It’s not often that I get stopped in the middle of town for any reason, but this morning that’s pretty much what happened. I was waiting around in town for a few minutes before the right time to go to work, just pacing around, and some passerby took notice of the jacket I was wearing because it had the name Lucifer on the back. It’s a Kenneth Anger jacket, apparently based on his classic film Lucifer Rising. Someone came up to me and asked me what it meant.
Eager to avoid a lengthy conversation about my beliefs, I tried to tell him that it was just a jacket from one of Kenneth Anger’s movies, but he ended up trying to get at what Lucifer meant philosophically. As I tried to explain myself, he often interrupted me before I could finish a sentence explaining what Lucifer meant, and throughout the entire exchange I felt impatient because I thought this guy was gonna eat up my time before I got to work. He wanted to know what Lucifer meant to be in a broad philosophical sense of how people relate to each other. I tried to explain the way I view the moral core of Luciferianism as a syncretism of enlightenmentarian and pagan values in an occult context, but I had trouble finishing my sentence, and he interrupted me by trying to tell me something about our society not being based on the idea of the Mother anymore, about how I need to look at what other people are saying but not through their words, how everything’s based on money and something about vibrations of love and vibrations of fear.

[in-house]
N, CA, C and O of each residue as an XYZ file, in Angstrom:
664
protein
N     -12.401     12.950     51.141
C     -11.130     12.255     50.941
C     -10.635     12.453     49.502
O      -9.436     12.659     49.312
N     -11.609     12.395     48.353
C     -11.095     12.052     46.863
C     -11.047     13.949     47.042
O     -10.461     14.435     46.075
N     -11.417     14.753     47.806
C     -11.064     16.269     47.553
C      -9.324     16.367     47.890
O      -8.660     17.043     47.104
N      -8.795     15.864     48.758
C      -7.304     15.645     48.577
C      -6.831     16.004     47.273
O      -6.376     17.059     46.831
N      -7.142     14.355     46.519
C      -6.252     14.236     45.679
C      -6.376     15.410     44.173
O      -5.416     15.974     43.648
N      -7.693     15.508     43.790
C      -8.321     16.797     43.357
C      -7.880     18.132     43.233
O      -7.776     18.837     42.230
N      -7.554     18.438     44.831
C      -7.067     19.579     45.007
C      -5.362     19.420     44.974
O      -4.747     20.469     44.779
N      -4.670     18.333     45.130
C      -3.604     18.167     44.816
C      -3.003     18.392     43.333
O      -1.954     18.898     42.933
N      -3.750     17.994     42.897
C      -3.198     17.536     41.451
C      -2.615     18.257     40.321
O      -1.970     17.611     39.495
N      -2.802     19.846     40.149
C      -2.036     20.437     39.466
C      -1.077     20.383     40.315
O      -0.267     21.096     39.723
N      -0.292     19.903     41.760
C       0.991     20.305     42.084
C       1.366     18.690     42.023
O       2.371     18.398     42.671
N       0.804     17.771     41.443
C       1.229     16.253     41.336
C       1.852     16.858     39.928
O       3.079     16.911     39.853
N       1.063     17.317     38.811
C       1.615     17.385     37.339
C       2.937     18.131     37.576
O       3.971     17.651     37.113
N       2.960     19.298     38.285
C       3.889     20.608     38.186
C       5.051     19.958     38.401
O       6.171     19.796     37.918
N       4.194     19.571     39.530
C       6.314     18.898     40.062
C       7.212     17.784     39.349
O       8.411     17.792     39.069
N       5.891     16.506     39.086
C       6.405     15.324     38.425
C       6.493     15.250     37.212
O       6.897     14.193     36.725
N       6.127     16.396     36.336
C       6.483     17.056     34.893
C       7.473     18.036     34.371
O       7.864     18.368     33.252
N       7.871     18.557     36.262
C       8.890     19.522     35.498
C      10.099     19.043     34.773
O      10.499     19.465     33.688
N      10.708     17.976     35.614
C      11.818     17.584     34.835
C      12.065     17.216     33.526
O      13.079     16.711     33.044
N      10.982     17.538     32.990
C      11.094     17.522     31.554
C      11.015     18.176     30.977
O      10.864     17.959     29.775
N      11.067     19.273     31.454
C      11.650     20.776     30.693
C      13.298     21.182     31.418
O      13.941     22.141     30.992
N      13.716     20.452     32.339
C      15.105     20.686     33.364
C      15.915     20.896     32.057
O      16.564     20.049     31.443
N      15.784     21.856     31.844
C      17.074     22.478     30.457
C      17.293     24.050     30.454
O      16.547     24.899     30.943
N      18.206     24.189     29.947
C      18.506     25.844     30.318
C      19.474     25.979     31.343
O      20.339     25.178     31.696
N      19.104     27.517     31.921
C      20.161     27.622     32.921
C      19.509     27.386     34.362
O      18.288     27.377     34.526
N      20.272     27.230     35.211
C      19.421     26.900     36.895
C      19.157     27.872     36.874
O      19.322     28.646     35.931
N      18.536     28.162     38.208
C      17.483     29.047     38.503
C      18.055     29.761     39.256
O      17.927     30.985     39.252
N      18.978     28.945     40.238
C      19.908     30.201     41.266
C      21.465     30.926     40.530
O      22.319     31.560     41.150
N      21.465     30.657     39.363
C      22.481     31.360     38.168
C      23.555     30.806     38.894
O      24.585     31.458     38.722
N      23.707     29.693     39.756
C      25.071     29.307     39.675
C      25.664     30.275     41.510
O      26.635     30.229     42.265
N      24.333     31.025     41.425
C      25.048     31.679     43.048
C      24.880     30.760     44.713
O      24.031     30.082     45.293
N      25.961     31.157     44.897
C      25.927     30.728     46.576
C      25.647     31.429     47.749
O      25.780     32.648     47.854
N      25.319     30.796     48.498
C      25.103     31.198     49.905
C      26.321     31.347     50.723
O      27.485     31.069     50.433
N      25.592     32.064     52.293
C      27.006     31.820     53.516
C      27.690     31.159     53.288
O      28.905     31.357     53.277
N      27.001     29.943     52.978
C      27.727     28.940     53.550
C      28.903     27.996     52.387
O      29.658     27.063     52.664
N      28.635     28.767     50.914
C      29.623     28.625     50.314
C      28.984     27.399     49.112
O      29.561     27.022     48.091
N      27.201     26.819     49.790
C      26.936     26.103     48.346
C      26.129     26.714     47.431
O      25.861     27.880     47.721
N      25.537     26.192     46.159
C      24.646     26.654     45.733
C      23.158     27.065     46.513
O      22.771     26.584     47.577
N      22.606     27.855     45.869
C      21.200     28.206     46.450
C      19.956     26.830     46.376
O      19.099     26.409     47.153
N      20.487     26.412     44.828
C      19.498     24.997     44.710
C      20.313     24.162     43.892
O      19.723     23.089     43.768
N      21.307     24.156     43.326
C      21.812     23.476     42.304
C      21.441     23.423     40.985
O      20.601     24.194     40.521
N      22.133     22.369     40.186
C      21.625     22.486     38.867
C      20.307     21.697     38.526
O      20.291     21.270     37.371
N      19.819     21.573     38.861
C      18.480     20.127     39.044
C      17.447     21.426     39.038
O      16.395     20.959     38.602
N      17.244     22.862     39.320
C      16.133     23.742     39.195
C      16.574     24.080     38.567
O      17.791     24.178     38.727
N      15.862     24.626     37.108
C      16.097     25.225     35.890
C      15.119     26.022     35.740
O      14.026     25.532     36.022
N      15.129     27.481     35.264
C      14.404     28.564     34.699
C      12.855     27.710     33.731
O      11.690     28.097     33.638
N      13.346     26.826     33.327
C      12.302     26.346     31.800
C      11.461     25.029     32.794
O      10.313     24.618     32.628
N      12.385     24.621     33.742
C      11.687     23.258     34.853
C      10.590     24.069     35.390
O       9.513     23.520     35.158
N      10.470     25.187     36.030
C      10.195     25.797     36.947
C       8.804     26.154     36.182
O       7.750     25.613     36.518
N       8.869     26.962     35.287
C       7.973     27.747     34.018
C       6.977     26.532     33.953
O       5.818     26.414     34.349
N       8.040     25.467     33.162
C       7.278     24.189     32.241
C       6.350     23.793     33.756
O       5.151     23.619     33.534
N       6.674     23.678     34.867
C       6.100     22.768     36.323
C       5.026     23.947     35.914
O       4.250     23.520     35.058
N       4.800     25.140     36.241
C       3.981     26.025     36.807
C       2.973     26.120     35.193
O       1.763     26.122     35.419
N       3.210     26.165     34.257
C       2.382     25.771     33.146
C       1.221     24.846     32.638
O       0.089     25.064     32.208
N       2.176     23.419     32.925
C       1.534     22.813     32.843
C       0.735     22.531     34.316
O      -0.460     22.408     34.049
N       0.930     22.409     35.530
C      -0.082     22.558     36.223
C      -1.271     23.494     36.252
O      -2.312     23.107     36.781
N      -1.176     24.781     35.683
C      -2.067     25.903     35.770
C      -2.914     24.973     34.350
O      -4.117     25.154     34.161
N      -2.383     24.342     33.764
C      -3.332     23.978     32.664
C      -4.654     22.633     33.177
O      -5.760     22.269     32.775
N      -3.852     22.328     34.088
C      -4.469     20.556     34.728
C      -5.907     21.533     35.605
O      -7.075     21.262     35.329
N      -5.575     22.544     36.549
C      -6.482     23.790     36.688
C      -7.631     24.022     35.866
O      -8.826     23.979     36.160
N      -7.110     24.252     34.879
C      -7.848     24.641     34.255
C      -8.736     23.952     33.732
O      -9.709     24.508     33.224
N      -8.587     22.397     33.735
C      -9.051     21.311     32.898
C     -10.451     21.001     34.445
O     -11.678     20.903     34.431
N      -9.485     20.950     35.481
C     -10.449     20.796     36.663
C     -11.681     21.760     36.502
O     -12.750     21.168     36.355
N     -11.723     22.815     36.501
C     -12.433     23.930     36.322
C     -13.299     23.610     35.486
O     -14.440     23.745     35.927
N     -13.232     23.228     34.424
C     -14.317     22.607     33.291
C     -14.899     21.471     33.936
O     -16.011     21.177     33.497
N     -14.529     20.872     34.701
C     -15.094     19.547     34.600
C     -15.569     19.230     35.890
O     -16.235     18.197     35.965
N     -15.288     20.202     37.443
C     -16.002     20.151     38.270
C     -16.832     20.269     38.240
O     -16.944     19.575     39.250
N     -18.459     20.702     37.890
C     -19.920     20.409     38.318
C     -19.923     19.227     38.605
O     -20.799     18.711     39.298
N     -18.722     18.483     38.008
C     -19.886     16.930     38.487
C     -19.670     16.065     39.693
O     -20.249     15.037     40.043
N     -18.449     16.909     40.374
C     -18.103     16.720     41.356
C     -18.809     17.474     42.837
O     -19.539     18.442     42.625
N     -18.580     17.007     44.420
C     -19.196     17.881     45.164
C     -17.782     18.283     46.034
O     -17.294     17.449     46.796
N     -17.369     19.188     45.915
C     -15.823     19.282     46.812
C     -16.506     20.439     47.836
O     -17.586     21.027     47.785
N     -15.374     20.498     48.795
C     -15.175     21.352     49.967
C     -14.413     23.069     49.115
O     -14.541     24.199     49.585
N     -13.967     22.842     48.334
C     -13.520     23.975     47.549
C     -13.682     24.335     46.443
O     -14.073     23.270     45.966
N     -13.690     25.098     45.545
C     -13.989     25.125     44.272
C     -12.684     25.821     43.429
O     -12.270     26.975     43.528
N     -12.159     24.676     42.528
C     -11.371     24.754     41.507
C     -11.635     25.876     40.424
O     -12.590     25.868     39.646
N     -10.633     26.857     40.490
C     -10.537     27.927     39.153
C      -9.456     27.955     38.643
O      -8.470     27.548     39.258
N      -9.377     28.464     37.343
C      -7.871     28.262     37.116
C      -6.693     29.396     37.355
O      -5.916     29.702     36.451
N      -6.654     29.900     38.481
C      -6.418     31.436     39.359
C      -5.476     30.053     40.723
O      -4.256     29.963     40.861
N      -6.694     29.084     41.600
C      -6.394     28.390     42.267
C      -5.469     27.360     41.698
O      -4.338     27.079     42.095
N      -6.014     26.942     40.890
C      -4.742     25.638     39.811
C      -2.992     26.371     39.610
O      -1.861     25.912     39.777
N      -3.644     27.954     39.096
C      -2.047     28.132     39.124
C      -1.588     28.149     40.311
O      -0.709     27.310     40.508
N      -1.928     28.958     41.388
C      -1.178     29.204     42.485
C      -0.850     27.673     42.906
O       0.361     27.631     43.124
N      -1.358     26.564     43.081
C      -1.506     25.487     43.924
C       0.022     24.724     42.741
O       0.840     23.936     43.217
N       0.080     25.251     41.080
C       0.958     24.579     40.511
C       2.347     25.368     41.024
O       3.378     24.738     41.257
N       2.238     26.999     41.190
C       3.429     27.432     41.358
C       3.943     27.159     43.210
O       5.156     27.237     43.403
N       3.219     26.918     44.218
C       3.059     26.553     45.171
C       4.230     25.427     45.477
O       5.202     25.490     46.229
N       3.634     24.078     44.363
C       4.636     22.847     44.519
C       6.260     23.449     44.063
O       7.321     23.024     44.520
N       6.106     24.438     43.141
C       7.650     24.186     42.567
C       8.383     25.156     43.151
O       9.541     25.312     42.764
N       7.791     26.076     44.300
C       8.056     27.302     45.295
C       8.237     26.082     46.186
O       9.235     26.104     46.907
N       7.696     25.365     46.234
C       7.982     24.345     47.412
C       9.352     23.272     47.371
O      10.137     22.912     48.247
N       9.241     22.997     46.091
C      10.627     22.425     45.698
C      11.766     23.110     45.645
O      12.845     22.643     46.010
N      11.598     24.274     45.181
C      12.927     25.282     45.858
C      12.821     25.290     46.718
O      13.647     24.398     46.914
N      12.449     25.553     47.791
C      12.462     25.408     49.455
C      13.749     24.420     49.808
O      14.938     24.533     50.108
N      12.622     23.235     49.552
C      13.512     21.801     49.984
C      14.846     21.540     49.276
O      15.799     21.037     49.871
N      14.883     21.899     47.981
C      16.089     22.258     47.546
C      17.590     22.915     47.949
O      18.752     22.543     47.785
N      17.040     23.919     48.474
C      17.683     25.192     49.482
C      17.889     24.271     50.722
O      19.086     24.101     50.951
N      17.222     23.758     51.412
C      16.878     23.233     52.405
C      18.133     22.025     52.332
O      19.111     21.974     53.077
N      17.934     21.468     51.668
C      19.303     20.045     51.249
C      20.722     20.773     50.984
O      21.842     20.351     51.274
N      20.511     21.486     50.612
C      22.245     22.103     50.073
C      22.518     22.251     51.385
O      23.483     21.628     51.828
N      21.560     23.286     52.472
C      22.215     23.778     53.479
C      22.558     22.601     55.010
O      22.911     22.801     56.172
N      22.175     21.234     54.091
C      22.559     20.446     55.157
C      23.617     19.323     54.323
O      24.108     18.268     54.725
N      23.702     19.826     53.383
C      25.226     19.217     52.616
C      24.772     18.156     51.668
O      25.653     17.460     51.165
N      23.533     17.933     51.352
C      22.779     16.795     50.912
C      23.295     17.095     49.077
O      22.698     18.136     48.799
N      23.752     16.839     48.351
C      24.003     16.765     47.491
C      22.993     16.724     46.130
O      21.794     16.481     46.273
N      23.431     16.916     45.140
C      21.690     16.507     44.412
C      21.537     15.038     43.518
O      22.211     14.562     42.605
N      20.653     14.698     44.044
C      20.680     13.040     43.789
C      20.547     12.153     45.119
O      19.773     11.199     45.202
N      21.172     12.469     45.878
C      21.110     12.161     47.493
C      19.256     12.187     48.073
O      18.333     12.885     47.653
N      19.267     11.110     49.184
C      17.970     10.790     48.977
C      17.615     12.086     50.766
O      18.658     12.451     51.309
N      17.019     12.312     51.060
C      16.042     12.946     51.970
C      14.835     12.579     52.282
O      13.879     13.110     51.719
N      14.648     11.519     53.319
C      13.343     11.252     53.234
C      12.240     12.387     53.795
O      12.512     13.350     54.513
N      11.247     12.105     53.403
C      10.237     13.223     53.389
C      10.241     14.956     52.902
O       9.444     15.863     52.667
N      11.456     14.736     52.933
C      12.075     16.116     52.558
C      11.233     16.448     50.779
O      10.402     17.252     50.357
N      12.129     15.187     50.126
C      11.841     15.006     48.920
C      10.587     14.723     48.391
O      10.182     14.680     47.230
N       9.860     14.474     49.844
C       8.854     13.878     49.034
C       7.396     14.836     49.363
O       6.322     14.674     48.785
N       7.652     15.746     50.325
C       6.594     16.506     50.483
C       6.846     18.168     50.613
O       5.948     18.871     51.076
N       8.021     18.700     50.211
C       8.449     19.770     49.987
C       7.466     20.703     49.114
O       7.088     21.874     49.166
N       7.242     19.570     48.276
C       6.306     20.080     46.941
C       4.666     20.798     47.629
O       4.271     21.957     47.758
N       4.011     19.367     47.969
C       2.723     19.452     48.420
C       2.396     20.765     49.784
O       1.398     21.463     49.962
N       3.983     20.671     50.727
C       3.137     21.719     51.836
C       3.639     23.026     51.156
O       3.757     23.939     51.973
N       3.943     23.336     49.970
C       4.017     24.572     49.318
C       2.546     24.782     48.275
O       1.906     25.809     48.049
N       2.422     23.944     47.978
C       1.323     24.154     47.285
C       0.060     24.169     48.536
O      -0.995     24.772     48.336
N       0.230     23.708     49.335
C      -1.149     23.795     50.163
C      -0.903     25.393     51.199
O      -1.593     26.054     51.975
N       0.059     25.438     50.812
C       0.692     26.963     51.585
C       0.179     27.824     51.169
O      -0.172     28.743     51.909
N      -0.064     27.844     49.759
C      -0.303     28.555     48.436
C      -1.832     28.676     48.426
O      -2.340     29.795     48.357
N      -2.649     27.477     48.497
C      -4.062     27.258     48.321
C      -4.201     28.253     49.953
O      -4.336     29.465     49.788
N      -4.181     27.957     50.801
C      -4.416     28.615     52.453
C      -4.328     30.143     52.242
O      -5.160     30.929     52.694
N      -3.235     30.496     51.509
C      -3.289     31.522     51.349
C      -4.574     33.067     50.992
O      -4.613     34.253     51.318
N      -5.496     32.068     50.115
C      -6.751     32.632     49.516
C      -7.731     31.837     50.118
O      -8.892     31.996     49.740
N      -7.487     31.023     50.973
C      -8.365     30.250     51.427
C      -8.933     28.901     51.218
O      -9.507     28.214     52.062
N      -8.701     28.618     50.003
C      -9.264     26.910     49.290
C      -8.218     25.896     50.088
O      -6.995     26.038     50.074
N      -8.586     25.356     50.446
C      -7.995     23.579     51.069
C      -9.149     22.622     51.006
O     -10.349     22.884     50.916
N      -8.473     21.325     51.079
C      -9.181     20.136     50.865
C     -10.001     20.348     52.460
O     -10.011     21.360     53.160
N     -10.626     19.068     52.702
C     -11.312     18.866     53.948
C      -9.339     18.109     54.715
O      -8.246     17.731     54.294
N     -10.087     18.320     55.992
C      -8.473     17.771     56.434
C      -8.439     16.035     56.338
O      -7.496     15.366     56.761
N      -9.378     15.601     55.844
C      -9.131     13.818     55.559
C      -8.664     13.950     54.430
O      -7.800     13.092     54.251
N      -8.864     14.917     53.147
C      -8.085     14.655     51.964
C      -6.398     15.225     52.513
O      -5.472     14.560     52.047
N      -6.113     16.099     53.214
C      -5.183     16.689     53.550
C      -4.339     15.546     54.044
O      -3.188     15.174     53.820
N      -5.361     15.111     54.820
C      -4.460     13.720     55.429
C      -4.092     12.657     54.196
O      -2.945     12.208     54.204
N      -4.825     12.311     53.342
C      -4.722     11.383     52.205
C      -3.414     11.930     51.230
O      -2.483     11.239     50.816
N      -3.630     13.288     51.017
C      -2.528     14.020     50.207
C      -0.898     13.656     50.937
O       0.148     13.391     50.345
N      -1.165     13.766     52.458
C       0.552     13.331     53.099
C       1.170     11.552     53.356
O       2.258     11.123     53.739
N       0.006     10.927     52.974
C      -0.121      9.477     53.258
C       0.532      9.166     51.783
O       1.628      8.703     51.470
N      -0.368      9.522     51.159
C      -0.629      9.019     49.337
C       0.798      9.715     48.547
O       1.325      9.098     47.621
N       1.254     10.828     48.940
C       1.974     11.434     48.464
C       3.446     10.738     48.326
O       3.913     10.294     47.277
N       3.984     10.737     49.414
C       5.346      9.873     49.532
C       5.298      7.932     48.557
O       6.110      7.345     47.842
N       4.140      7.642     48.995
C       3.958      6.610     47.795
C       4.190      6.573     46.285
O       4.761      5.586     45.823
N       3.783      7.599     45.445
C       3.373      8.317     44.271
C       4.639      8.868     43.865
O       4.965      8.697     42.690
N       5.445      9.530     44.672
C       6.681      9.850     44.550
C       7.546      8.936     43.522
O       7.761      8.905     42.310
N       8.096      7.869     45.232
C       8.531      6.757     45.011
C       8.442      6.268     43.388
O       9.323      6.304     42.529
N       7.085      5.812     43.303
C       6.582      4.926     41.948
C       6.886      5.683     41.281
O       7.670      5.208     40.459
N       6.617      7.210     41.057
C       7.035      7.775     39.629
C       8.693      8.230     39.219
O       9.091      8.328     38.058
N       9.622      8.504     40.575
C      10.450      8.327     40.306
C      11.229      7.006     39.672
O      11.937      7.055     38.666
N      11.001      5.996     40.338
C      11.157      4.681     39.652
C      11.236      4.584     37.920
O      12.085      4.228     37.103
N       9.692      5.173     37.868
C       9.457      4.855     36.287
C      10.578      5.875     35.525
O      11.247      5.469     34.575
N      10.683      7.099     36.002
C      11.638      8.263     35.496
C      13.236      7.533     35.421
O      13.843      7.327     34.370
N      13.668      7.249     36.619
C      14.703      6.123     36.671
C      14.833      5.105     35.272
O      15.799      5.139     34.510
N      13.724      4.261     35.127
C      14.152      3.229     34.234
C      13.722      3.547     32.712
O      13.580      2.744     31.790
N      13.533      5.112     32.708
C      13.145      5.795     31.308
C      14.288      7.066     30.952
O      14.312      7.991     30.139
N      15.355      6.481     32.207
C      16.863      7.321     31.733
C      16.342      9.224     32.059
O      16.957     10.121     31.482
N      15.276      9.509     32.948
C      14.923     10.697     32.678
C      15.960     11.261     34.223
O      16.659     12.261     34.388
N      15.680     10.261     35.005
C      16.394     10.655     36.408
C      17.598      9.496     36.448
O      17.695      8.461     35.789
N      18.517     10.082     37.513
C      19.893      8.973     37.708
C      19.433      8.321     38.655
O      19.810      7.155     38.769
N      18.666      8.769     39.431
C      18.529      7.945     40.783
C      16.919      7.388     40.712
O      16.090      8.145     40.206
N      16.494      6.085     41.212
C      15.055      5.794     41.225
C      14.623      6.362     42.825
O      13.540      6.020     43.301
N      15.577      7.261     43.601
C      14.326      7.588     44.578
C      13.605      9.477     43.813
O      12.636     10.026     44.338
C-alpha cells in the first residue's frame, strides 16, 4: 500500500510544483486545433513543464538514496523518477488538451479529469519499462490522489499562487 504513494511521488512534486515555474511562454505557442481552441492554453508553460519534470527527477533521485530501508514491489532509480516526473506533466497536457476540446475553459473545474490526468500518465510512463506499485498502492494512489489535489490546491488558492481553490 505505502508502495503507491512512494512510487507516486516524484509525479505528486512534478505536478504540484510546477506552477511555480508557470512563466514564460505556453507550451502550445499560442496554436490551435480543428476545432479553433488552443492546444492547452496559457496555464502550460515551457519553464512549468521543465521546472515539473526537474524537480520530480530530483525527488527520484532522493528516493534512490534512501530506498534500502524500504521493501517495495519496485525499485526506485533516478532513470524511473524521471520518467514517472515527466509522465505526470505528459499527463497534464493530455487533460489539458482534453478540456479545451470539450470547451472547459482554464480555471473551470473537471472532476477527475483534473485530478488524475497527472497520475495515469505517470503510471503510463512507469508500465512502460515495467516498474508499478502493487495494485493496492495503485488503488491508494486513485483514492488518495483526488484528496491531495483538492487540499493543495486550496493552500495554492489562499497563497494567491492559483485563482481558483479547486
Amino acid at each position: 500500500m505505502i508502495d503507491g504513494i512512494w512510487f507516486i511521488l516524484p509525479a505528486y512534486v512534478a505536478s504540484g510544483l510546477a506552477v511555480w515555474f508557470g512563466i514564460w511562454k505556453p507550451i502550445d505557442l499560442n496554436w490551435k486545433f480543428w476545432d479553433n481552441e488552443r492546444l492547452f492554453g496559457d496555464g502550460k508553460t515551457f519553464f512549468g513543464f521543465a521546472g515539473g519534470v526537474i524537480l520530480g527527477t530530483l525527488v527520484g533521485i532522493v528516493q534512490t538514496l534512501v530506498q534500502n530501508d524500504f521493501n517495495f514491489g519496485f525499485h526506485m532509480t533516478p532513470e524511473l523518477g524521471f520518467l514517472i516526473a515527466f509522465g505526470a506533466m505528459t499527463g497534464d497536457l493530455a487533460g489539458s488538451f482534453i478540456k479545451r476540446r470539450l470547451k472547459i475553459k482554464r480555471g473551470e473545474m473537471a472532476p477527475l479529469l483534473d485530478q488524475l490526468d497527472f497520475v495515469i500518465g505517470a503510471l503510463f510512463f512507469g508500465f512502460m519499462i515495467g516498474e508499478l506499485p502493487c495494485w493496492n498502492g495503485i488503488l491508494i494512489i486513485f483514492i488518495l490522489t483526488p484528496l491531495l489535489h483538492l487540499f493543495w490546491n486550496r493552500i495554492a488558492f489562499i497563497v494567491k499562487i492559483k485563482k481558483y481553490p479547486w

After that we stopped he finally let me go to go to work, but I got this bizarre feeling of “what the hell did I get into?”.
Sometimes it bears mentioning that America is not the only place where religion is invoked at the altar of what should be secular politics, just the country where you see it happen most often. Why last week we saw the Home Office scare away asylum seekers from Iran who converted to Christianity by using Bible verses. Apparently the idea was to scare immigrants who converted by arguing that Christianity isn’t peaceful, which to be fair at least they’re being honest about it this time around – though, mind you, I wouldn’t expect native Christians to be told that any time soon unless they encounter an atheist. But, that obviously is not what I’m here to talk about today. The subject of this post in particular is Boris Johnson, that famous former mayor of London who always seems to make himself look foolish. Yesterday he wrote an op-ed for The Telegraph, a flagship conservative paper here in the UK, in which he urged Prime Minister Theresa May to “channel the spirit of Moses” and “let my people go”.